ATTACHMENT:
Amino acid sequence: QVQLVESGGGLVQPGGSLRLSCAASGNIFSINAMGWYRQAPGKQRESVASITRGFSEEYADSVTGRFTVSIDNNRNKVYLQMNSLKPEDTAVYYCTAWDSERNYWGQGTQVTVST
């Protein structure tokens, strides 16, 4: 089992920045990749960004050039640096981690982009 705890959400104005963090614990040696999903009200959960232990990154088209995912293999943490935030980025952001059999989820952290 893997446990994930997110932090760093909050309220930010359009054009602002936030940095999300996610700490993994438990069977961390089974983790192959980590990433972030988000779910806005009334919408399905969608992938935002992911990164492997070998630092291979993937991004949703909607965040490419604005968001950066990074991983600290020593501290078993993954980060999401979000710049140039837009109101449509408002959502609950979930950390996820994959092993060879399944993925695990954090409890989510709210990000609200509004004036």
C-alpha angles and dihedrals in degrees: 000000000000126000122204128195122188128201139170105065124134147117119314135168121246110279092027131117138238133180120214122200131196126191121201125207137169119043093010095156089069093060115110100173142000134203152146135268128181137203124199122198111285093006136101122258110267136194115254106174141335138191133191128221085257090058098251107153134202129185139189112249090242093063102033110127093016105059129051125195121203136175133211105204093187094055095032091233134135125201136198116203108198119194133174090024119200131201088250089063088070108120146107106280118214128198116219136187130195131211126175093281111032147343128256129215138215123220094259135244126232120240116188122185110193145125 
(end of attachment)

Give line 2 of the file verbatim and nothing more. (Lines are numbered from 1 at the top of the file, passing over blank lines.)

């Protein structure tokens, strides 16, 4: 089992920045990749960004050039640096981690982009 705890959400104005963090614990040696999903009200959960232990990154088209995912293999943490935030980025952001059999989820952290 893997446990994930997110932090760093909050309220930010359009054009602002936030940095999300996610700490993994438990069977961390089974983790192959980590990433972030988000779910806005009334919408399905969608992938935002992911990164492997070998630092291979993937991004949703909607965040490419604005968001950066990074991983600290020593501290078993993954980060999401979000710049140039837009109101449509408002959502609950979930950390996820994959092993060879399944993925695990954090409890989510709210990000609200509004004036």